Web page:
Archive for March, 2013
Here is the story of how Ping got it’s name.
The original name of the company was NEXT IDENTITY. When I couldn’t get the right combination of domains and trademarks (Apple wouldn’t sell them – go figure) I went back to the drawing board. I was looking for a four letter, single syllable name and had some 25 or so candidates. If you haven’t noticed, some of the worlds largest brands are just this — COKE, FORD, NIKE.
PING was perhaps #10 on my unordered list of possibilities. In talking to an old friend (Steve Bonser) about it, he mentioned the notion of ‘Ping my identity.’ Used in a similar manner to the network utility “Ping IP address.” At the time it was contemplated that if we ever became an identity provider (I hardly knew what that meant back in 2002), people would use the term ‘Ping Me’, which would translate into, ‘query my identity’.
So we created the original company name as PingID, and the logo was created on the first day of Ping, around January 4th 2002. I modeled the look of the logo after PLUS, CIRRUS, STAR, VISA. The reason being, we figured that at some future point, people would ‘select’ the identity they wanted to use, in much the same way that if you go up to an ATM, you make sure that your ‘network’ is supported. We actually see this playing out today in the ‘Login using Facebook, or Twitter or Linkedin’ links on websites.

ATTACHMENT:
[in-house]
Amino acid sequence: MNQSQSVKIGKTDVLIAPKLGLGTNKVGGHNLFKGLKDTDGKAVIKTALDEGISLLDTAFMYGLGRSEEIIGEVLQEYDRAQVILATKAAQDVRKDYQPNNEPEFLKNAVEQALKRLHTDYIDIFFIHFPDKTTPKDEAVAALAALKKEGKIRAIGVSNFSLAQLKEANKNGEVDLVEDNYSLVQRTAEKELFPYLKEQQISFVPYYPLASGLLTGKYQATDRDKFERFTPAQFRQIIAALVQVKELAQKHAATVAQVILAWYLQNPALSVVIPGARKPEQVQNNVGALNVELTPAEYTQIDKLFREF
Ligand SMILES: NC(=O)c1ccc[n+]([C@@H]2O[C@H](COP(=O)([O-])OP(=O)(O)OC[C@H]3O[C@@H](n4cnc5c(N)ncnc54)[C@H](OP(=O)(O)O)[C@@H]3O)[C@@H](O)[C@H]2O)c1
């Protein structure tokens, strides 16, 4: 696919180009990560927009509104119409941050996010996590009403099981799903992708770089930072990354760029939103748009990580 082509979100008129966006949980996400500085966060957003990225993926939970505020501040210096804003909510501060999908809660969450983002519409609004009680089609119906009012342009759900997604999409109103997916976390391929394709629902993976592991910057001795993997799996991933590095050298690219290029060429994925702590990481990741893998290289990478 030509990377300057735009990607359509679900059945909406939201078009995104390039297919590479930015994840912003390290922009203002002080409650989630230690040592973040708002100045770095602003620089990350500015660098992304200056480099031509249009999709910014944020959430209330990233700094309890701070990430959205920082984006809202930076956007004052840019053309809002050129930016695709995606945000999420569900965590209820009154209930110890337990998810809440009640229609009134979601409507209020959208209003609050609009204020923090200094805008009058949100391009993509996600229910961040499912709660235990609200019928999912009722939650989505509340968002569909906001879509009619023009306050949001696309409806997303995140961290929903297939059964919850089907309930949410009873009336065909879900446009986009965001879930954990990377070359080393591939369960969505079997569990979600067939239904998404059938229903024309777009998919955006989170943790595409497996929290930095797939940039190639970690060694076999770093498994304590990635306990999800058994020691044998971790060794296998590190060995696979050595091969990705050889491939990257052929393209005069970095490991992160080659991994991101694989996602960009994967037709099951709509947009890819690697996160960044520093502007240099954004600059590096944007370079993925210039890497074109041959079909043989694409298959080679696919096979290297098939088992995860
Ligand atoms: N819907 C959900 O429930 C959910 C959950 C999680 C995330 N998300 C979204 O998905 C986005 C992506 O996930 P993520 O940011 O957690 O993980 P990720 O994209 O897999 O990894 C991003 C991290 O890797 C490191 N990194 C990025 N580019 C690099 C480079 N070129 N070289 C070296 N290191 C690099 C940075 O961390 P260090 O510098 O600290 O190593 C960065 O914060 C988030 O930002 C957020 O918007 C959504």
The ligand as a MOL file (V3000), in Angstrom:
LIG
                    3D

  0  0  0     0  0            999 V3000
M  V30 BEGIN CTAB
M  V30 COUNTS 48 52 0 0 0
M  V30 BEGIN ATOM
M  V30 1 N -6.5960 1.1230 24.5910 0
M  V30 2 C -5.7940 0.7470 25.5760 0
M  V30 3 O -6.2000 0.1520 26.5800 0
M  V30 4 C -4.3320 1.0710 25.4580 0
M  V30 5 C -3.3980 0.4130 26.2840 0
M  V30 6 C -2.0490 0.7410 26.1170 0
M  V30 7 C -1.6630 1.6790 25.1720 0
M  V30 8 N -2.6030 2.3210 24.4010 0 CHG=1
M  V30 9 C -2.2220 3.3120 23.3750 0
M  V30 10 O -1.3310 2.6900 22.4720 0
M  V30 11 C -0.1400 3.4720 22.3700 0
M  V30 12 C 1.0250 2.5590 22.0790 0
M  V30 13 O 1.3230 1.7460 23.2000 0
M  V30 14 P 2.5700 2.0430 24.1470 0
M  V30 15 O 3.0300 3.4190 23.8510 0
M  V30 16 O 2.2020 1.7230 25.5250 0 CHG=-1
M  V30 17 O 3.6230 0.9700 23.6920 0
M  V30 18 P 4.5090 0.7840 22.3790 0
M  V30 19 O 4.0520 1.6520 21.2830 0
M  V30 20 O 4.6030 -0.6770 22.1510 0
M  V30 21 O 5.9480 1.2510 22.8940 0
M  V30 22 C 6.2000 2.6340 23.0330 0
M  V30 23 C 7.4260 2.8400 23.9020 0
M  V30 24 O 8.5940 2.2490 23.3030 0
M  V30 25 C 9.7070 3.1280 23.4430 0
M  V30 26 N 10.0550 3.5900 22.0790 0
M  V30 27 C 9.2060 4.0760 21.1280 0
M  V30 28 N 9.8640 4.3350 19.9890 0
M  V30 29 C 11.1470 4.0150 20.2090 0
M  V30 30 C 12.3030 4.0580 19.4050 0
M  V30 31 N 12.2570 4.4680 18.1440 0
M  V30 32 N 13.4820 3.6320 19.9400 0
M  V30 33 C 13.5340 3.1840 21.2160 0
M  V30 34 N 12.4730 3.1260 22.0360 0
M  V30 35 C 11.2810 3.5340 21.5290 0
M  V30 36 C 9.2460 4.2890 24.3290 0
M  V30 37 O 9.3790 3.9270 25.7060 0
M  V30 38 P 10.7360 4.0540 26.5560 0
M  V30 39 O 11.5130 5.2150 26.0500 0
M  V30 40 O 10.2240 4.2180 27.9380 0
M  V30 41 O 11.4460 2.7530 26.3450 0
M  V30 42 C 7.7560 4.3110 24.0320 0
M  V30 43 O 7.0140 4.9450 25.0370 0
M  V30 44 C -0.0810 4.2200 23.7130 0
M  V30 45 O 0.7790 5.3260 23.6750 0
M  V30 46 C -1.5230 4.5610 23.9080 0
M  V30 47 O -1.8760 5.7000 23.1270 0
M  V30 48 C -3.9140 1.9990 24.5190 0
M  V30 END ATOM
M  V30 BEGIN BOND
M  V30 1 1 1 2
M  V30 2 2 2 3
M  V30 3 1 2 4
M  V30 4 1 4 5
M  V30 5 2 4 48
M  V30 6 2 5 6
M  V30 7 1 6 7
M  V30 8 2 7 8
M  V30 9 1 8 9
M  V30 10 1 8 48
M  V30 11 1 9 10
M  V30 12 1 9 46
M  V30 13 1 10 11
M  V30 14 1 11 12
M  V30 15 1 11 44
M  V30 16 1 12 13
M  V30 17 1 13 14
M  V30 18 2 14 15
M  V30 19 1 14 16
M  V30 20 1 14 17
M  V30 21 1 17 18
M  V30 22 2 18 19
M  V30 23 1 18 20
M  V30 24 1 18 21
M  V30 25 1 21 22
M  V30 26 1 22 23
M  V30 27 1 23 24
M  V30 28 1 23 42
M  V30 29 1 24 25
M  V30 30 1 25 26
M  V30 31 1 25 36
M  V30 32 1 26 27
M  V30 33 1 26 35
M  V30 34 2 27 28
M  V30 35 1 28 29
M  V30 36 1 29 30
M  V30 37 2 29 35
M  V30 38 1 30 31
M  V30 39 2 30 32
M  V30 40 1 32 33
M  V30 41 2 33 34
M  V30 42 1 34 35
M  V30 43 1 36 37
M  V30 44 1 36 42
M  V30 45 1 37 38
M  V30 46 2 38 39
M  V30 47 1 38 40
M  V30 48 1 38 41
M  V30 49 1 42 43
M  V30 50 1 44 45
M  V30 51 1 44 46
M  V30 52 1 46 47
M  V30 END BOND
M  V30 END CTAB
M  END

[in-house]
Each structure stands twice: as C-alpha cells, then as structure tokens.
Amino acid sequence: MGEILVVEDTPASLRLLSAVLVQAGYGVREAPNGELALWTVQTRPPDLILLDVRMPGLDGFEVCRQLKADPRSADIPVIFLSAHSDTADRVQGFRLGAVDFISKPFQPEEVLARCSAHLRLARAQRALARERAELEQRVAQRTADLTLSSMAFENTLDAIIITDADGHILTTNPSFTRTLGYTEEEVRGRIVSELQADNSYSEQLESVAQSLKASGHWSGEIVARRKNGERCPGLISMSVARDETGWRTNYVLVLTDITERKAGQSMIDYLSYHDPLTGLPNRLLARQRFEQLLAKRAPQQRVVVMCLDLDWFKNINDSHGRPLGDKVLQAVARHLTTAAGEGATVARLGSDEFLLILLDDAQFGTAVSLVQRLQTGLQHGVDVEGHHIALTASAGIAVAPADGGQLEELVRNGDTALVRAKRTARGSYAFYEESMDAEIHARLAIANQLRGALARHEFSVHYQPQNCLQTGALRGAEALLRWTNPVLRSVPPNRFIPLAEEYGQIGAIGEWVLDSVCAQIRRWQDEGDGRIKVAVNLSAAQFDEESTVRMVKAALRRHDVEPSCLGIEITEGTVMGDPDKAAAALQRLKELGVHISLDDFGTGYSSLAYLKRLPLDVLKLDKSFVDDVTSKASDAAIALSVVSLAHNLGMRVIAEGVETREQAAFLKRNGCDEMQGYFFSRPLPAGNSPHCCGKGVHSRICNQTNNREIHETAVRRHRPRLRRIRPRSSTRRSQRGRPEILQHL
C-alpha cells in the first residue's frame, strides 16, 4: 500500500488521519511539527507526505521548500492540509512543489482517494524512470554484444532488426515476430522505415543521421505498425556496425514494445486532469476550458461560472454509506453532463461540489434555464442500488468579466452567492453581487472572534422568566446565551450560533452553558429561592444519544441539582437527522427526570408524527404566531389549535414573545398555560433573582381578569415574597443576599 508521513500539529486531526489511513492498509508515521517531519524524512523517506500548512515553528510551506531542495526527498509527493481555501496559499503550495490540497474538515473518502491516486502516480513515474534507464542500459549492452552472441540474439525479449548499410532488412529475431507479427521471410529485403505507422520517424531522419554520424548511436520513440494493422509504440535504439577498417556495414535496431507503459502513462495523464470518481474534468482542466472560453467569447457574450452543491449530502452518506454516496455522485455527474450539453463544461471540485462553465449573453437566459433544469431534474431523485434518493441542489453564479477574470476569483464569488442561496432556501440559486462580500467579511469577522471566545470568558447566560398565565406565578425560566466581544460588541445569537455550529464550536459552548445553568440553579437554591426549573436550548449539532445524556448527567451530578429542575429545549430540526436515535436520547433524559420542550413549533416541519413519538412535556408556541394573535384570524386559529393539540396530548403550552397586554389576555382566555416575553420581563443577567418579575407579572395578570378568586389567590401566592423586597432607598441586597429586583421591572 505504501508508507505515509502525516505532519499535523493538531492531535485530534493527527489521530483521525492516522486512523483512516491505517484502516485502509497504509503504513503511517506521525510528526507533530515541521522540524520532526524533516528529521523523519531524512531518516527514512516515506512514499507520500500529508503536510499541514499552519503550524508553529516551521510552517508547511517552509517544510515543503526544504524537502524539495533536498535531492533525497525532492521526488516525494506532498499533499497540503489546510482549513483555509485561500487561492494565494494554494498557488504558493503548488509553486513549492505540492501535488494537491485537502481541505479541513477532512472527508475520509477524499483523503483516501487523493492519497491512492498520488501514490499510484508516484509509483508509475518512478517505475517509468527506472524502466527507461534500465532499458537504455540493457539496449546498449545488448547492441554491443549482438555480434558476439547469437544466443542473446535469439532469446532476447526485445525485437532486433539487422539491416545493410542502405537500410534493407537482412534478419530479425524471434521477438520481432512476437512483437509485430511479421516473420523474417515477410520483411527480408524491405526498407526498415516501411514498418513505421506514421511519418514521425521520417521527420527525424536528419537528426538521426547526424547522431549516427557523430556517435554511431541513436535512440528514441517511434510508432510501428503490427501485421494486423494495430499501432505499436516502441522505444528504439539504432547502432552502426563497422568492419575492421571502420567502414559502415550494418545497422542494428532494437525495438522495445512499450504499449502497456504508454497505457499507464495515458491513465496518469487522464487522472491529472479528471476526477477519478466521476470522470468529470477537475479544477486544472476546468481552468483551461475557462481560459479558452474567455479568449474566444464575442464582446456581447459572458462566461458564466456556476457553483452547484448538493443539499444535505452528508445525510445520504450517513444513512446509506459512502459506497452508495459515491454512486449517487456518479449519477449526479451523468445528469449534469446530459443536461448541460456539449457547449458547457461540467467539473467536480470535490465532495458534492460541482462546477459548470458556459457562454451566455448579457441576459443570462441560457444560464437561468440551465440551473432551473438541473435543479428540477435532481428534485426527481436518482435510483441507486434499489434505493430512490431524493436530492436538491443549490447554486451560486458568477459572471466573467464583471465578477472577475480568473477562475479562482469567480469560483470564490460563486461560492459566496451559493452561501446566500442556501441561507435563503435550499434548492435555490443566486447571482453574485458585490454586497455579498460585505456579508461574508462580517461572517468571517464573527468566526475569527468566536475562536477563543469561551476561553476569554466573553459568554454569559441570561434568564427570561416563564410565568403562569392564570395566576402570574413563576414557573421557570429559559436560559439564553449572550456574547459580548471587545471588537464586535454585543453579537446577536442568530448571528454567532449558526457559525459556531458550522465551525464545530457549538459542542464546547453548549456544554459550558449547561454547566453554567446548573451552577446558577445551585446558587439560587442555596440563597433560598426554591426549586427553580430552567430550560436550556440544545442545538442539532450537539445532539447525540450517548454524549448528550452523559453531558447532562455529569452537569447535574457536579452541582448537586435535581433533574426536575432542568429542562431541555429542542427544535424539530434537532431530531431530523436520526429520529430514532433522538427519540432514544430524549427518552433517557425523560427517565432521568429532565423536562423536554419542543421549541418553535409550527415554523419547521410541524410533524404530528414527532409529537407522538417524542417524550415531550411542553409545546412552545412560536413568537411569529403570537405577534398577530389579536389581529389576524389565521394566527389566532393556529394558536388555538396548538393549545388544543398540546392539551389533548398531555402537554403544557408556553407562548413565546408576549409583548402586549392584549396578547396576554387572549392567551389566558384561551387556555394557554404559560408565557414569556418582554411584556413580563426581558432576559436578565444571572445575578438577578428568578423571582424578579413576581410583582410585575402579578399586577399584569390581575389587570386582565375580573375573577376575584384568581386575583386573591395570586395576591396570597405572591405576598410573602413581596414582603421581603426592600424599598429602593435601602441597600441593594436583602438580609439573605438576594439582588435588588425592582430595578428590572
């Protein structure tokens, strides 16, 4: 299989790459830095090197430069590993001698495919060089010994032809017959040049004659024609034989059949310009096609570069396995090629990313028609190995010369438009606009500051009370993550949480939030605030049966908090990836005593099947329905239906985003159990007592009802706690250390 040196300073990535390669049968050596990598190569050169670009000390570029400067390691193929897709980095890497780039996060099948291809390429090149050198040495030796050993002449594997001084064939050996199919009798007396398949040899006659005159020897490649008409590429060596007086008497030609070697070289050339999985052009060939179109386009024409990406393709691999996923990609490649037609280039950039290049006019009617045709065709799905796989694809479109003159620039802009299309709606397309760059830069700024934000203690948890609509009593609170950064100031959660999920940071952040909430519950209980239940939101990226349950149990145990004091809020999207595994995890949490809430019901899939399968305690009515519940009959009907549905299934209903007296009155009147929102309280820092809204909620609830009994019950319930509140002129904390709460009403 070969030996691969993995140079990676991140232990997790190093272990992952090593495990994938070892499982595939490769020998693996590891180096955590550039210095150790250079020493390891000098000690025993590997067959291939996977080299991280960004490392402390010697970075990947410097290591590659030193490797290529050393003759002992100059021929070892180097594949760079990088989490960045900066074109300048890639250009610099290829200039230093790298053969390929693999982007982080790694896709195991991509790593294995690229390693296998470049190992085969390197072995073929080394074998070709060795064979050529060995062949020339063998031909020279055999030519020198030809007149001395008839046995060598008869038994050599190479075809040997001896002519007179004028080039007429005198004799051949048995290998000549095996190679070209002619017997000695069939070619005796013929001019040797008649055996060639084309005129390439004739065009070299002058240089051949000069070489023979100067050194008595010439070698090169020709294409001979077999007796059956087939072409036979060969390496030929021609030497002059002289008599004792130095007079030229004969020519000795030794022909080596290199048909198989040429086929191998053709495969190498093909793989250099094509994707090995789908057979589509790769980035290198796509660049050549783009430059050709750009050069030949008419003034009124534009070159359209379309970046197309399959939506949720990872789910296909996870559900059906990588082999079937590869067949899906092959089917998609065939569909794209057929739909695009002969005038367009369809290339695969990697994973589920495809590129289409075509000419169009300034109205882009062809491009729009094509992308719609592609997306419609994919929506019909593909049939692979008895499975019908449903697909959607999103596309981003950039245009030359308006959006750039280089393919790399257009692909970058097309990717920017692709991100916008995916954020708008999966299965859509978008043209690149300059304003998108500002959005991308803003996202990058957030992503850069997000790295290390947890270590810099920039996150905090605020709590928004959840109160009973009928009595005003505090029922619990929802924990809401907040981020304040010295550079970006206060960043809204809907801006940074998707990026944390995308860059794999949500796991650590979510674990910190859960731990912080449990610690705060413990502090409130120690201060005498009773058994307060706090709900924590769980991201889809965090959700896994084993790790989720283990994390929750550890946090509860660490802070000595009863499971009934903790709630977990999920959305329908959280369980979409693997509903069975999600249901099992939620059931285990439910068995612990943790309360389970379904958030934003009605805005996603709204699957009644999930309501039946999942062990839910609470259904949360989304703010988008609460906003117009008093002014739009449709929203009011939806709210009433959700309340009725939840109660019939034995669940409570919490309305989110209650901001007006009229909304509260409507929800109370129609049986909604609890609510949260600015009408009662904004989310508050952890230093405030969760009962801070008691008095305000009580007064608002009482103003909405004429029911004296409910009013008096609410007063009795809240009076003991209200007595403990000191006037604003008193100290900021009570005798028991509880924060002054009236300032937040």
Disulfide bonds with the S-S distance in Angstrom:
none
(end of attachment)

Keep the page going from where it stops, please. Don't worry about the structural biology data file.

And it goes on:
Only a bit later did we realize the world wasn’t ready for an identity network, when there were no identity transactions and no one could actually convey identity. Daa…. they didn’t have the software to do so.
So we created Ping Identity the software company, to implement the emerging standards of federated identity, and help to enable the networking of identity, hopefully so that one day we could come full circle to the identity network. 11 years later, we’re building PingOne, the next-gen IAM platform which in combination with PingFederate and PingAccess, provides all the functional pieces of the original vision and the foundation of an identity network.
Just give it another 10 years. You’ll see.